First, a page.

The United States has listed five key conditions that the regime in Kabul must fulfil, if it wants to gain legitimacy from the international community…reports Asian Lite News
Insisting that the world remains united in its expectations from the Taliban, the United States has listed five key conditions that the regime in Kabul must fulfil, if it wants to gain legitimacy from the international community.
US Secretary of State Antony Blinken on Wednesday night detailed in a virtual G20 meeting on Afghanistan what Washington needs to see from the Taliban and from any future government in Kabul.
Senior US State Department officials later said that there was a broad consensus on the points from the other members of the G20 that had participated in the meeting.
First, Blinken said that the international community must hold the Taliban to their commitment to allow foreign nationals and Afghans to travel outside the country if they wish. He said it should be a prerequisite to any meaningful engagement with the Taliban.
Second, Blinken affirmed that the Taliban should be held accountable to their commitment to prevent terrorist groups from using Afghanistan as a base for external operations that threaten other countries.
Third, the US Secretary of State said that collectively, the international community must be fierce advocates for the human rights of all the Afghan people, including women, girls, and members of minority communities. He affirmed that the Taliban must make good on their commitment not to carry out reprisal violence and to grant amnesty to all who worked for the former government or coalition forces.
Fourth, Blinken went on to say that the Taliban should be pressed on unimpeded humanitarian access. Quoting the dire assessments from the UN that nearly half of Afghanistan’s population needed humanitarian protection assistance, he said that the US remains committed to humanitarian leadership when it comes to Afghanistan.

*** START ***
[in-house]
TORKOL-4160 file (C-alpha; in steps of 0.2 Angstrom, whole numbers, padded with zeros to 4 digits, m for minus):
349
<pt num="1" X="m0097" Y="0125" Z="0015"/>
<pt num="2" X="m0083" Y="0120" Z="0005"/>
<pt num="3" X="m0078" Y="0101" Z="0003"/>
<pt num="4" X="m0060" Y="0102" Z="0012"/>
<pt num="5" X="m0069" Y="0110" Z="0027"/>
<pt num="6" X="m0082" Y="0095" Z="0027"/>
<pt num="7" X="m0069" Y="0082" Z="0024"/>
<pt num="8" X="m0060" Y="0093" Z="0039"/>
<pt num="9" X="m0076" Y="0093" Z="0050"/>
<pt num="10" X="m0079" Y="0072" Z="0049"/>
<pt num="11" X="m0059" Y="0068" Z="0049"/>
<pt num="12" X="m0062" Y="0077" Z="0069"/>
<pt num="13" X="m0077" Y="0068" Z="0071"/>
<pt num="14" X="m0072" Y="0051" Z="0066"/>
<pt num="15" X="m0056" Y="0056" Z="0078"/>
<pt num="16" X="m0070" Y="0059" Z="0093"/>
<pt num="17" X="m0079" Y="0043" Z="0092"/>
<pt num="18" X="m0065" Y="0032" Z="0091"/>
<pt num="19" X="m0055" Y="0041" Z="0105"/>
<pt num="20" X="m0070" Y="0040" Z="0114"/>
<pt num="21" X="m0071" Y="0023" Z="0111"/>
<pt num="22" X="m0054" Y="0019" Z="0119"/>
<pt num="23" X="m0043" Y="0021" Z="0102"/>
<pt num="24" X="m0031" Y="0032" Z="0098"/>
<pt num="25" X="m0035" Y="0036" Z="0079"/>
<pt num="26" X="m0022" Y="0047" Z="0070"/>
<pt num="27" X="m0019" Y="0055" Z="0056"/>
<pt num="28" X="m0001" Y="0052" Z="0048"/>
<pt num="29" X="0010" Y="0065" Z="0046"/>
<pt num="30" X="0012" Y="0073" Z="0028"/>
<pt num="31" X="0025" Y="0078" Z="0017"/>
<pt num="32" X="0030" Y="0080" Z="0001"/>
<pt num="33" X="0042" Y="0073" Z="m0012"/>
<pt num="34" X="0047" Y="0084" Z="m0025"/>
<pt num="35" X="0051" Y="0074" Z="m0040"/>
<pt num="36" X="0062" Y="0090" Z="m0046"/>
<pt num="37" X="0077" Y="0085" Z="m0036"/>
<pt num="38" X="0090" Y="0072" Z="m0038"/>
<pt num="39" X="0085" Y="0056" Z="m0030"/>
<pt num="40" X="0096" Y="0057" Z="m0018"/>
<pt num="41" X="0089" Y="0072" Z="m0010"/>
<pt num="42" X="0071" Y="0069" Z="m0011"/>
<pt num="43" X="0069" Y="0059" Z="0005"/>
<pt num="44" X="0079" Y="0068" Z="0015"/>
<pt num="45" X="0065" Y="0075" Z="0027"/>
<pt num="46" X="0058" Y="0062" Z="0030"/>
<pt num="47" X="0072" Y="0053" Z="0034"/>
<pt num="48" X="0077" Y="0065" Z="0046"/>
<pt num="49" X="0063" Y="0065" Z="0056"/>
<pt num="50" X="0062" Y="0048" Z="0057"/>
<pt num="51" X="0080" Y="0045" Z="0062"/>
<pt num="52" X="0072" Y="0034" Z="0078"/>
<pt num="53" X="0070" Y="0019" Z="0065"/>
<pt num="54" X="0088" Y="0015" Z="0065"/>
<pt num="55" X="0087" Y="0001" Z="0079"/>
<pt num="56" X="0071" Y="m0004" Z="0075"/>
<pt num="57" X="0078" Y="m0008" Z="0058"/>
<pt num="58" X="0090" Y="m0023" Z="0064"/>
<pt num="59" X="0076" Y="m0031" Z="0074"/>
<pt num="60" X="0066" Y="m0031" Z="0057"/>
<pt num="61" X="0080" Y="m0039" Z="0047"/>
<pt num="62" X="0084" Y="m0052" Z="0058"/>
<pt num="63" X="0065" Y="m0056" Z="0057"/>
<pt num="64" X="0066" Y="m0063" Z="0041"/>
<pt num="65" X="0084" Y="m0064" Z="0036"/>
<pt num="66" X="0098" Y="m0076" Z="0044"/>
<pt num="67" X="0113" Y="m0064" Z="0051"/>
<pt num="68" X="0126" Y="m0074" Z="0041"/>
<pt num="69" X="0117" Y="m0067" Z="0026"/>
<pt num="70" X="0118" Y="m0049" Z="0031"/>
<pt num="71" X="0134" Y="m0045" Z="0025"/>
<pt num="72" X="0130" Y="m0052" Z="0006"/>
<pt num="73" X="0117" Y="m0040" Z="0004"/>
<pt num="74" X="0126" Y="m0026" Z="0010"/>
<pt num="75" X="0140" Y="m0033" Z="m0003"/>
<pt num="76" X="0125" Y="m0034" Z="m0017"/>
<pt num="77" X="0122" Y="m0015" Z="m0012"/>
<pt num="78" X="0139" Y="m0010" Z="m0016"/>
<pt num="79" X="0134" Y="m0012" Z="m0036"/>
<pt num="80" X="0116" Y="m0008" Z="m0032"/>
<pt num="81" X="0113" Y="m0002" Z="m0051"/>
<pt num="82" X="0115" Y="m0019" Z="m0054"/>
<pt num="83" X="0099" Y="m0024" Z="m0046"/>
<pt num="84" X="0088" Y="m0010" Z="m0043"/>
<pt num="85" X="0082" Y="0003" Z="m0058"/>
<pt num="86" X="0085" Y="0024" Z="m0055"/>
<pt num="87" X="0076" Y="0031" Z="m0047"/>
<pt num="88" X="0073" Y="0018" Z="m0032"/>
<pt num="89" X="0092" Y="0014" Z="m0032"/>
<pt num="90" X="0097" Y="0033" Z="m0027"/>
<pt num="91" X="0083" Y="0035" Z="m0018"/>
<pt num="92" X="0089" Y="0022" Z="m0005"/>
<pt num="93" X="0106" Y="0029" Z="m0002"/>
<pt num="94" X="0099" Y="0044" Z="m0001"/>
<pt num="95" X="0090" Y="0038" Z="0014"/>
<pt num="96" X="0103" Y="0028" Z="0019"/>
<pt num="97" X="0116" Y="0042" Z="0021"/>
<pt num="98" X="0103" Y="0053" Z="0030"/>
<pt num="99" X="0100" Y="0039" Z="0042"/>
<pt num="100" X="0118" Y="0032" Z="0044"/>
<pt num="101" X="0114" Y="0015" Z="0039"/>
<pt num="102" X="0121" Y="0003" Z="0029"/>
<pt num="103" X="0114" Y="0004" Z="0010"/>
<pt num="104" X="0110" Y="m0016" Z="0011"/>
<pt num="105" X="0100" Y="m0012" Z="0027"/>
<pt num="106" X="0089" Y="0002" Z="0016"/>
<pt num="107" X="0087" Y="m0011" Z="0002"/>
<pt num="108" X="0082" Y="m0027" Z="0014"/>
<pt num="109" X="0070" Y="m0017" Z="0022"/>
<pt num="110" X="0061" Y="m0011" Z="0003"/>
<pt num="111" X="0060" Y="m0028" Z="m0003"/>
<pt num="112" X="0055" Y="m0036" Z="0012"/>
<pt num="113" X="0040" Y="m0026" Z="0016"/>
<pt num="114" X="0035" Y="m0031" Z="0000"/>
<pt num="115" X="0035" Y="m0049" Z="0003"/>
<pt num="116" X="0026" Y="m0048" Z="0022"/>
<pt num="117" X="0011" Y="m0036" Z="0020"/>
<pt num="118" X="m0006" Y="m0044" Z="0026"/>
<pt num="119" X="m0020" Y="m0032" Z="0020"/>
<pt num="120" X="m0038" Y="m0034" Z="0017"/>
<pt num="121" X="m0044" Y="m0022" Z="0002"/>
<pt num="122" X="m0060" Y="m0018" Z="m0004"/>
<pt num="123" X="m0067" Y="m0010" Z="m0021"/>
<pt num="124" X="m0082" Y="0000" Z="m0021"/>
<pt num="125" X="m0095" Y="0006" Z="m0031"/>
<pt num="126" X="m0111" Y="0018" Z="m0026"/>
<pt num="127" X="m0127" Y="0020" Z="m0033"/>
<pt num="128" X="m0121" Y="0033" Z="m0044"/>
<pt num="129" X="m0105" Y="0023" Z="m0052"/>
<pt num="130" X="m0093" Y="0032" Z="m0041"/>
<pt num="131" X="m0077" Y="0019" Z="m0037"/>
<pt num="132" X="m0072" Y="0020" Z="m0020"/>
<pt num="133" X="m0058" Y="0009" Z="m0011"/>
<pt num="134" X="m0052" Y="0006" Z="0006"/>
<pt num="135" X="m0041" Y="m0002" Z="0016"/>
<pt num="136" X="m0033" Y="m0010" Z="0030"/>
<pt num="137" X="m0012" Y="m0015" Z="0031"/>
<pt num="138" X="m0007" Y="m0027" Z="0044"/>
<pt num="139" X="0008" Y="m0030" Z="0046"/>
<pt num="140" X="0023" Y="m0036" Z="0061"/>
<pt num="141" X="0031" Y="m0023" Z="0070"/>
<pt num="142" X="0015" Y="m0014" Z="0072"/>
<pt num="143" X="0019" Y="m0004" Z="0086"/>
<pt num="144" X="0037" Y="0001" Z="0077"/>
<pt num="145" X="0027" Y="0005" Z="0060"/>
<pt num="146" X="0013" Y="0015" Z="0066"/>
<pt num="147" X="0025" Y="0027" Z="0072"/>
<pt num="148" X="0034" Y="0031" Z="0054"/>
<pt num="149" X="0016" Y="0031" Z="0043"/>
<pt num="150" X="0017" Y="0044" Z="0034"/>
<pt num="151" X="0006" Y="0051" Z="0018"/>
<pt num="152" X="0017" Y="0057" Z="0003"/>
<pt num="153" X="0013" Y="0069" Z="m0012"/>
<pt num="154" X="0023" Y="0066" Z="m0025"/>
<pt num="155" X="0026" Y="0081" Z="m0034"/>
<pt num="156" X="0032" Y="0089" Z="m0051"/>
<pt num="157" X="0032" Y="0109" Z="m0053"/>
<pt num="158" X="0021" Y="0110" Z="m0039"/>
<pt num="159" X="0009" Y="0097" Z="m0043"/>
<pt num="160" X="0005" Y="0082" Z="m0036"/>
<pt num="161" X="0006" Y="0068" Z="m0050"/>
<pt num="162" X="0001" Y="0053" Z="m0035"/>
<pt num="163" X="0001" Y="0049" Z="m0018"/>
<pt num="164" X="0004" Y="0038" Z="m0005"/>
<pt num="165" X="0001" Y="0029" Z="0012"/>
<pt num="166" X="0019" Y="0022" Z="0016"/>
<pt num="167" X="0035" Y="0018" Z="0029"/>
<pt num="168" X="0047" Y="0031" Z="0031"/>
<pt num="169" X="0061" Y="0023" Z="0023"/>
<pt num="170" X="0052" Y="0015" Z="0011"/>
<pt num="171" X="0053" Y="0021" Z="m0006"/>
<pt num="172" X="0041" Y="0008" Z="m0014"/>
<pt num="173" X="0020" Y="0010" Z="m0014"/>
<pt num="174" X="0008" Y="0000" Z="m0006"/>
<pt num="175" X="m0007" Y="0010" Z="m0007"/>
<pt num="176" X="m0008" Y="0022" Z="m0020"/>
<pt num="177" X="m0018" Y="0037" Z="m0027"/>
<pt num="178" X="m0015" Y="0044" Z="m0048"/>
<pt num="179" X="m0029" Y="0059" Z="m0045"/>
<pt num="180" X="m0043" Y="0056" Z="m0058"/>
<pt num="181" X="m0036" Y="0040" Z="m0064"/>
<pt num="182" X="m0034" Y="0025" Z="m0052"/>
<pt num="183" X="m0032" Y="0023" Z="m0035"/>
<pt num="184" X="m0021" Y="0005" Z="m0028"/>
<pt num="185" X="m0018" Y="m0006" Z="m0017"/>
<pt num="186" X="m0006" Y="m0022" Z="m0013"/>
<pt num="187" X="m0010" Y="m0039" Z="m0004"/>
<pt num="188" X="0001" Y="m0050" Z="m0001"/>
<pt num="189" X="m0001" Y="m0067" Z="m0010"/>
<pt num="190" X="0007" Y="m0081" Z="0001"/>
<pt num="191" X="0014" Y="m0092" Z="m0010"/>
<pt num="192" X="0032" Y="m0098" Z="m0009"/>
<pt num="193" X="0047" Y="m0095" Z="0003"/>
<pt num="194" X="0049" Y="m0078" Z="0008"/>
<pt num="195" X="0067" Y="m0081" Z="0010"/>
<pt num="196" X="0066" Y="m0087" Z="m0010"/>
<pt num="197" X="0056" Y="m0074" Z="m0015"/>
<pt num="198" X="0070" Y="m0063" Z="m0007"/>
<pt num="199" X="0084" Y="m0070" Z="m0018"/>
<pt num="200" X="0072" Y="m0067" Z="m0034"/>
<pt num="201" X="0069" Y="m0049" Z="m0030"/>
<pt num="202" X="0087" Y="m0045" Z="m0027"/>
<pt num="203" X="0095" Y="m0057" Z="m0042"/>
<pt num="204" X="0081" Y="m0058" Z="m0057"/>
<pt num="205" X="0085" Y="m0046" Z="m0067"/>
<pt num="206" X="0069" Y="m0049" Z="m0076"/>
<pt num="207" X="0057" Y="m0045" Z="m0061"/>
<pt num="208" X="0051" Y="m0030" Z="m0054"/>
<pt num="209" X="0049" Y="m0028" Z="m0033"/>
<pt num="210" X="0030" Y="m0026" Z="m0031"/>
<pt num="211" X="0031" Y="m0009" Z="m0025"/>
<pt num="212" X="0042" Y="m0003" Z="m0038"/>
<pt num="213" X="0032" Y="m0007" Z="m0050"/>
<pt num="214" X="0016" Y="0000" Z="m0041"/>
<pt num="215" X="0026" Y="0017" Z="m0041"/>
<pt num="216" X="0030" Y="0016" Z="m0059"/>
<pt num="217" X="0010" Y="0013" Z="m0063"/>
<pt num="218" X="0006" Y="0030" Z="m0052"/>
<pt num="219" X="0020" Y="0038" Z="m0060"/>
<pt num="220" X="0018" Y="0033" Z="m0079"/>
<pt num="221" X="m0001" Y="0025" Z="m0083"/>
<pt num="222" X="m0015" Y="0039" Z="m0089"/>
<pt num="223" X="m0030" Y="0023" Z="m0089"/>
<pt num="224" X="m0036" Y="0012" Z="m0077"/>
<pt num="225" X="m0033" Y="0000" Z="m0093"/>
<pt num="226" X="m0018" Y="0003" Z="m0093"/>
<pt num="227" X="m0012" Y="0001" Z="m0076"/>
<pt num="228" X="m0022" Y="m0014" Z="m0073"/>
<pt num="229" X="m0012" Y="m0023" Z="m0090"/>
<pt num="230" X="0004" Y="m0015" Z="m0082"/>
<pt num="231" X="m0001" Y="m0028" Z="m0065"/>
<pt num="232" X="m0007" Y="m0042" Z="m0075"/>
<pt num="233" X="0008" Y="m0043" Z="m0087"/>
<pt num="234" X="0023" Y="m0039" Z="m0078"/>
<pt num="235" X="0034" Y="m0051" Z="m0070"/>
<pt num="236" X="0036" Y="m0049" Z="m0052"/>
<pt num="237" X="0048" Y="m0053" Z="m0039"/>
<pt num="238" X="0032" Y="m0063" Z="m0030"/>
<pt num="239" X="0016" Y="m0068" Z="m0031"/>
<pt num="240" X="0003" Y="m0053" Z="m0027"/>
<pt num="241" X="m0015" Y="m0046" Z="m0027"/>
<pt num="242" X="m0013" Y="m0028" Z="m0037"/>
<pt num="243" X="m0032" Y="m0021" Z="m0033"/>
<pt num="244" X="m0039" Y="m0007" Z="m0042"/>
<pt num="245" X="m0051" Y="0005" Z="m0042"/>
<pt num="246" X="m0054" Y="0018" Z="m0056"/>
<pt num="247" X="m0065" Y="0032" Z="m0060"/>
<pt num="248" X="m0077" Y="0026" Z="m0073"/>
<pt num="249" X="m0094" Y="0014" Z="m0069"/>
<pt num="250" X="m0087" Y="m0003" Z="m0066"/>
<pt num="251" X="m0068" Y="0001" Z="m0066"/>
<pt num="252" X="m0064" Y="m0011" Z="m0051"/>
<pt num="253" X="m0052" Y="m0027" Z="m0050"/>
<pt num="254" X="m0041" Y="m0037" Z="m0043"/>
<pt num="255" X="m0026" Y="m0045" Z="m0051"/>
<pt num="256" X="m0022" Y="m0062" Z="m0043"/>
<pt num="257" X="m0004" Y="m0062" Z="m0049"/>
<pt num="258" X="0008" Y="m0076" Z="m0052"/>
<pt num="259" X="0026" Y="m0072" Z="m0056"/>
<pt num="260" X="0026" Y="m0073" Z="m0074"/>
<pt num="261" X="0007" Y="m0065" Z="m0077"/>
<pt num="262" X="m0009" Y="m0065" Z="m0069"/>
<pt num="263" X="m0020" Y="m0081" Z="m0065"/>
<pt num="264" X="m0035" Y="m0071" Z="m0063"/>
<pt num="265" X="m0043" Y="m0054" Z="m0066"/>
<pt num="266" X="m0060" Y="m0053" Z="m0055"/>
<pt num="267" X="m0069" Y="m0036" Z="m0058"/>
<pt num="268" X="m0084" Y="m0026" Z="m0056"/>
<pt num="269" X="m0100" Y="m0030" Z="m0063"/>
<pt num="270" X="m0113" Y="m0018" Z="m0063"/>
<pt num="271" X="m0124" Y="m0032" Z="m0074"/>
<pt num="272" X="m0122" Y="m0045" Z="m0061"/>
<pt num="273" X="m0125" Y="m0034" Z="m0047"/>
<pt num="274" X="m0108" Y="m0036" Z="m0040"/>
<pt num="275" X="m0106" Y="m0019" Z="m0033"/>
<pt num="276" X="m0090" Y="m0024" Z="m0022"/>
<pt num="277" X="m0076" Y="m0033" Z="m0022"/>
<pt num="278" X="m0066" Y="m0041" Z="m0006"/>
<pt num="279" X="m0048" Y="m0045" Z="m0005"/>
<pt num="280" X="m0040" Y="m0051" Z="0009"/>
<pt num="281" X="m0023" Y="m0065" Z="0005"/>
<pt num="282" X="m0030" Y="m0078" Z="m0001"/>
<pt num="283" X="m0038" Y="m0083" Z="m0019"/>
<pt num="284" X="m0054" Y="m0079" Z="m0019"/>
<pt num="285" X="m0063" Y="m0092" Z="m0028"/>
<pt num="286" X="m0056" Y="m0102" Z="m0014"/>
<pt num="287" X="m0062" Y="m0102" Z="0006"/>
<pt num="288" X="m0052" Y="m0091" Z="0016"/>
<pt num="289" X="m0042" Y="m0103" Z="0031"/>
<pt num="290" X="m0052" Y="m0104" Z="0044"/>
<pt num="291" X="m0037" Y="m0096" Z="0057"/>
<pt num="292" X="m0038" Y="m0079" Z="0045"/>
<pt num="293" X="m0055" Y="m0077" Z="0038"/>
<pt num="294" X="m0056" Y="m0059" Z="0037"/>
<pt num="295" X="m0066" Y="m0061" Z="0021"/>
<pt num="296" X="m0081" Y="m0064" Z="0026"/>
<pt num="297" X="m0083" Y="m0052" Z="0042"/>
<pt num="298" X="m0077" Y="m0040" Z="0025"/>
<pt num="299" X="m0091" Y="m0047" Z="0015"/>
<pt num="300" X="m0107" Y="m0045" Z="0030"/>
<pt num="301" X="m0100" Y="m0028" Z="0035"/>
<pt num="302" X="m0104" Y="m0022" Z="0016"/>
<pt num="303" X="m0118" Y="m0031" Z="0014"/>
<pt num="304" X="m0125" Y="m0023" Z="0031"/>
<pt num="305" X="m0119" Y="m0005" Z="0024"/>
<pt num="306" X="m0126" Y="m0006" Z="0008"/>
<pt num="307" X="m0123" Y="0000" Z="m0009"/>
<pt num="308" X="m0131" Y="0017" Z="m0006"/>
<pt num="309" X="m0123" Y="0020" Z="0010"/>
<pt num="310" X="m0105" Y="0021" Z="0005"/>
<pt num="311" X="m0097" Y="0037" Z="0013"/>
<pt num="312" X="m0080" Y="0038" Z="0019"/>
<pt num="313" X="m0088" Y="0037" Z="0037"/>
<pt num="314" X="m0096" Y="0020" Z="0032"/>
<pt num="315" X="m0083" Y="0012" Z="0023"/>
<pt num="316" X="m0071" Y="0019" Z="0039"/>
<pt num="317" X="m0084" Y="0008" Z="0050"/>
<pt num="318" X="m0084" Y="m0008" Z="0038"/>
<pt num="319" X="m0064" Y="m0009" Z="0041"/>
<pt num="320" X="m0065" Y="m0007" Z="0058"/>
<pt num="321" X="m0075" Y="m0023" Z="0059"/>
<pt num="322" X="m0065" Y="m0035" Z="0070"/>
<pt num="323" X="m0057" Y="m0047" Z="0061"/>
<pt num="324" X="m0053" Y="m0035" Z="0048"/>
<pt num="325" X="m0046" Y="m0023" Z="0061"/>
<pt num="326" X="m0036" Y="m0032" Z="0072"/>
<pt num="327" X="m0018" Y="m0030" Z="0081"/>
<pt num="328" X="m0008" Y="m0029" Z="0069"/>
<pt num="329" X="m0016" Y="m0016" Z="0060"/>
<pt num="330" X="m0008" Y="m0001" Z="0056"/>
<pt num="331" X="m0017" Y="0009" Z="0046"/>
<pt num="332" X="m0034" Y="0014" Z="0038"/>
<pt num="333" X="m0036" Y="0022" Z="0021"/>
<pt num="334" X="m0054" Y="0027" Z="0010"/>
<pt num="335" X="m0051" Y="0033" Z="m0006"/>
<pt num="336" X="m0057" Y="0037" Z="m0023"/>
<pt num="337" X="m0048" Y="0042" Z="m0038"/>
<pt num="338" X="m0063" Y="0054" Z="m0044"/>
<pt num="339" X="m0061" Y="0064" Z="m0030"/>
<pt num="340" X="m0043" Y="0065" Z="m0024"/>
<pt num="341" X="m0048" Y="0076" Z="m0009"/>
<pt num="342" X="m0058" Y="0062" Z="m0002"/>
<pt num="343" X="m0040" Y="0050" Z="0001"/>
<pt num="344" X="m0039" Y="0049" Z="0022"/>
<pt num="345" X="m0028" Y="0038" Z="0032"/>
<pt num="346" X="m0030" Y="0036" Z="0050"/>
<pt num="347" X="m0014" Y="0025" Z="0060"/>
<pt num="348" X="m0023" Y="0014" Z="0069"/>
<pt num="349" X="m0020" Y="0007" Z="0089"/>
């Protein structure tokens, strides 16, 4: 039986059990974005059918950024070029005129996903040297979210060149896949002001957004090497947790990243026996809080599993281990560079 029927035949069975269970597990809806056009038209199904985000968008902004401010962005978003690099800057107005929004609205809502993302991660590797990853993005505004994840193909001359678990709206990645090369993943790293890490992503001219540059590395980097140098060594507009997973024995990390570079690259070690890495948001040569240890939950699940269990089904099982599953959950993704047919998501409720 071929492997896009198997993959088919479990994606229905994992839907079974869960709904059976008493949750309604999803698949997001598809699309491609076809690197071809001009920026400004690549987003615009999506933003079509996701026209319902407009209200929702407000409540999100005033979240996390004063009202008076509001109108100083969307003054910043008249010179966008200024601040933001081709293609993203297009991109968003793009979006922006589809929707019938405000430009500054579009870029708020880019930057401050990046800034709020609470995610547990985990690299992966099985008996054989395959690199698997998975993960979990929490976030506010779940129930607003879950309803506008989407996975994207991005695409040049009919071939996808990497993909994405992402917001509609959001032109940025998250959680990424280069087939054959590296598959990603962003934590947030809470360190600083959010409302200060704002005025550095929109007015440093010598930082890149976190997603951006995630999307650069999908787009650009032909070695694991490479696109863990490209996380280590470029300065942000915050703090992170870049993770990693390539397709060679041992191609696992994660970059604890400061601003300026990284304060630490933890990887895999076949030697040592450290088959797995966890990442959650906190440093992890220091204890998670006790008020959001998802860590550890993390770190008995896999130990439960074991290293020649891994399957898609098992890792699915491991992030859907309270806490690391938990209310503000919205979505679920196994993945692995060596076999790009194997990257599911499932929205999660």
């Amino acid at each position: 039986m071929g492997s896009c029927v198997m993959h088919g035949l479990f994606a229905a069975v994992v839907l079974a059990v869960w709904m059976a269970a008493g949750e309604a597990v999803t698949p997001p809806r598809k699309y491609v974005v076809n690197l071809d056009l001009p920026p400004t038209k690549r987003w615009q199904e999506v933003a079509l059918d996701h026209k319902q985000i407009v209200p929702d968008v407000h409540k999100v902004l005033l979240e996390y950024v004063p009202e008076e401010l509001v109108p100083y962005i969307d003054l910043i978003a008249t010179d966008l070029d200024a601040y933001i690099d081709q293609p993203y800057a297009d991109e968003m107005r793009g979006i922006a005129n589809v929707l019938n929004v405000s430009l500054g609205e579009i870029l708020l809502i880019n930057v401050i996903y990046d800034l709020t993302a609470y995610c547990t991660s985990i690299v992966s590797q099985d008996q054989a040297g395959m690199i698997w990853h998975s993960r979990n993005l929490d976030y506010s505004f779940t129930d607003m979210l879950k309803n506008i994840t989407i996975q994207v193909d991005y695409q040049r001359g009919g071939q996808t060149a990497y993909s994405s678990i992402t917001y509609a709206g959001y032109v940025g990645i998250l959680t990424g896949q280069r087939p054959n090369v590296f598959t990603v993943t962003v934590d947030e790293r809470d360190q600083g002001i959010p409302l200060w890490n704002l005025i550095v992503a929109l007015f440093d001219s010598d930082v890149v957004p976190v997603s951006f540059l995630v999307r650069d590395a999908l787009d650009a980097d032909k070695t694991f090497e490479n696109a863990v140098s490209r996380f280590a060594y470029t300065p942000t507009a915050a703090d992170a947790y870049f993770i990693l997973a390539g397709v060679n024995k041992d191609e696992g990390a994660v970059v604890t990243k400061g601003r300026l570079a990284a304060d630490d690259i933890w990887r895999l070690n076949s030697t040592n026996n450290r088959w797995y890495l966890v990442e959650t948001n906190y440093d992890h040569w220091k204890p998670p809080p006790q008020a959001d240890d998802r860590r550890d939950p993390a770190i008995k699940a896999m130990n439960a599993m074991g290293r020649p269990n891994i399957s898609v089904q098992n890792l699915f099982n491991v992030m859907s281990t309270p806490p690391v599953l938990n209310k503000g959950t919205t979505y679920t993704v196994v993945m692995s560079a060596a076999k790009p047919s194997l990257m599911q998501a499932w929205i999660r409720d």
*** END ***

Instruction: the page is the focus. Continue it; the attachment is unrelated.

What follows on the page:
Finally, Blinken said, the US has urged the Taliban to form an inclusive government that can meet the needs and reflect the aspirations of the Afghan people. He pointed out that the government is overwhelmingly dominated by one ethnic group, is exclusively male, and includes people who are notorious for attacks on US and coalition forces as well as civilians.
The US State Department officials have said that there’s “quite a lot of convergence” about what Washington needs to see from the Taliban.
“I don’t think anybody is satisfied with the composition of this interim government, including the Chinese. So, there was quite a bit of convergence in the room,” the official said while briefing media on the US engagements at the United Nations.
Afghanistan remains a “hot topic” in New York which, according to Russian Deputy Foreign Minister Sergei Vershinin, will be discussed extensively during all contacts of the Russian delegation on the side-lines of the UN General Assembly.
“We expressed our consistent approaches to the situation in Afghanistan – normalization of the situation, the need to coordinate the international community’s approaches, the need for resolution of humanitarian problems through coordination among the international community,” Vershinin was quoted as saying by the Russian news agency Tass today.
The developments in Afghanistan, and the need to prevent the proliferation of the terrorist and drug threats throughout the region, also dominated the proceedings during the traditional meeting of the ministers for foreign affairs of the five permanent members of the UN Security Council with UN Secretary-General Antonio Guterres in New York.
Focusing on the Afghan issue, Russian Foreign Minister Sergey Lavrov noted that the permanent members of the UN Security Council bear special responsibility to the international community as a whole.